taking our culture forward

New Manx calendar custom film: Oie'll Verree

Tue, 20 Dec 2022

A new film has just been released online exploring a little-known aspect of a traditional Manx Christmas.

Focussing on the unusual and sometimes anarchic church service of Christmas Eve, the film on the ‘Oie'll Verree & the Manx carval tradition’ has been produced by Culture Vannin.

‘The Isle of Man has many interesting traditions, and this tradition of Christmas Eve is one we have always wanted to tell people more about,’ says James Franklin of Culture Vannin.

The most famous accounts of this event focus on the vicar being ejected from the church and youths having fun throwing peas at one another and laughing at the foolishly overly-serious singers of these carvals.

But the story is much more complicated and interesting than this.

Although the Manx word, ‘carval,’ is derived from the English ‘carol,’ the Manx religious verses bear no relation to the jolly songs we might hear sung at Christmas services today.

Traditional carvals were very earnest and serious, sometimes of up to 60 verses in length, dealing with themes such as sin, the threats of ill-living, or Biblical examples of punishments meted out to sinners.

The main event at which these carvals were performed was on Christmas Eve, at an Oie’ll Verree.

The meaning of this Manx term is popularly said to be, ‘Mary’s Eve,’ but scholars today think that it does not come from Voirrey (Mary) but Vehr (to give birth). So, the evening and its church service is not marking Mary, but the birth of Christ, which is more relevant to 24th December.

In spite the solemnity of the occasion, the Oie’ll Verre service was sometimes full of humour and disorder.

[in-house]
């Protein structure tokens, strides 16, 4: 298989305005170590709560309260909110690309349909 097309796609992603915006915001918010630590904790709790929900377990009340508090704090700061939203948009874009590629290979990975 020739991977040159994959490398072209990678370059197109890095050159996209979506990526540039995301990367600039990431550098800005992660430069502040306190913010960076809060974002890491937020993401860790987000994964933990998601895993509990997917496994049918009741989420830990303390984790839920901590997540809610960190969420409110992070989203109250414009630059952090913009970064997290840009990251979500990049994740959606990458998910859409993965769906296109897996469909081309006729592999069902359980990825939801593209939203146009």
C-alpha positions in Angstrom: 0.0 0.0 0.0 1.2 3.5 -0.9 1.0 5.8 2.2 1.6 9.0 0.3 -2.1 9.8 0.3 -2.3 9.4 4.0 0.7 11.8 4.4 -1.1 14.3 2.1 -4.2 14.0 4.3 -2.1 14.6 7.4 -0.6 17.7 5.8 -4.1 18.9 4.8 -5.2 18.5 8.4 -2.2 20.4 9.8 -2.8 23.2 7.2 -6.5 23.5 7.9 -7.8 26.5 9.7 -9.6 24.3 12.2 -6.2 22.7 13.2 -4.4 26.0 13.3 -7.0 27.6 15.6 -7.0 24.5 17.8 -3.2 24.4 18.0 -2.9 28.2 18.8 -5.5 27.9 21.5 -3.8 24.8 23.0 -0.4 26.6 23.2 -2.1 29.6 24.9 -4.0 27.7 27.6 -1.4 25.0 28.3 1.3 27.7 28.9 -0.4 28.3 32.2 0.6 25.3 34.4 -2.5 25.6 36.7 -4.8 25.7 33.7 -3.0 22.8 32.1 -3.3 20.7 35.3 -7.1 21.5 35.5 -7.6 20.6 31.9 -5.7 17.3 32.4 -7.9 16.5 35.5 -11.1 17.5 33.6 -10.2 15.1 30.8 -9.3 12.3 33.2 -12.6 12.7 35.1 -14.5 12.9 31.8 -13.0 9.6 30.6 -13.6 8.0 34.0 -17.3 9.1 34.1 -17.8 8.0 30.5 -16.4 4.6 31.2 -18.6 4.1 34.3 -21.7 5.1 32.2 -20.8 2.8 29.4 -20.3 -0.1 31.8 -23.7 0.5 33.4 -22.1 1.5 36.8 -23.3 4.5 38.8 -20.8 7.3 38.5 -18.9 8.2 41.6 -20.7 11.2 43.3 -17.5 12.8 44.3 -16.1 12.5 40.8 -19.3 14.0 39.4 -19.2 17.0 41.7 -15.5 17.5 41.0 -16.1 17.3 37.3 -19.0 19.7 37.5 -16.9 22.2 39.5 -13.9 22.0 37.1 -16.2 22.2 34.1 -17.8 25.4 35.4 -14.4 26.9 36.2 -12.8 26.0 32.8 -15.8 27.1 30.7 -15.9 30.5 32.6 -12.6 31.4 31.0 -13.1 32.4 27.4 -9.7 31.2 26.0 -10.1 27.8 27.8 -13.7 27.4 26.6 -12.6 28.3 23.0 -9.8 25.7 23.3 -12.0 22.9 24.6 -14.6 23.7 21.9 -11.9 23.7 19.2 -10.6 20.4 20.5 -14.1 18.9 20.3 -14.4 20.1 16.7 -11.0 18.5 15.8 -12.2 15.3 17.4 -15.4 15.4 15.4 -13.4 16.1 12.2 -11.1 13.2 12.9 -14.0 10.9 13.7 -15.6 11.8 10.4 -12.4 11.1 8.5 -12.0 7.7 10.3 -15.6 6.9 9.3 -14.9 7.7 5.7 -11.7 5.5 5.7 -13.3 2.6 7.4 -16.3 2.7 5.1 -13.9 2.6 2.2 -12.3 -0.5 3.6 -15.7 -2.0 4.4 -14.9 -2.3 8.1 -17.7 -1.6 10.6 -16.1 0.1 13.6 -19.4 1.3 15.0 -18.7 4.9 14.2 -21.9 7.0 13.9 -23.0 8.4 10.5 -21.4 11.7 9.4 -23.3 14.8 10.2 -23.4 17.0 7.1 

Indeed, the first mention we have of an Oie’ll Verree service comes from Ballaugh in 1705, but it is only recorded here because two men were brought to court for starting a fight with the holly there as decoration!

The tradition is a long a curious one, telling us much about Manx life from early 18th century through until the end of 19th century.

To tell this fascinating story, Culture Vannin called on Dr Marie Clague, the Island’s expert on traditional Manx carvals.

In the film her interview is shown alongside the beautiful and atmospheric singing of Phil Gawne, a much-admired traditional Manx singer, as he delivers the carval, ‘She shoh yn laa,’ in a candle-lit Rushen Parish Church.

What emerges is a beautiful and moving short film helping us understand more about a little-known aspect of Manx history.

James Franklin says:

‘It is wonderful that experts like Dr Clague are willing to share their knowledge. Through her fascinating accounts of the Oie’ll Verree tradition, we gain not only a better understanding of Manx history, but a deeper grasp of how special these distinctively Manx traditions are and how much we are right to celebrate them today.’

The film, ‘Oie'll Verree & the Manx carval tradition,’ is available on the Culture Vannin website or YouTube page, along with a Manx Gaelic version of the same film, and an extended 15-minute-long conversation with Dr Clague offering even more detail about the tradition.


More information about the Oie'll Verree tradition is available here.
More information about Manx Calendar Customs is available here.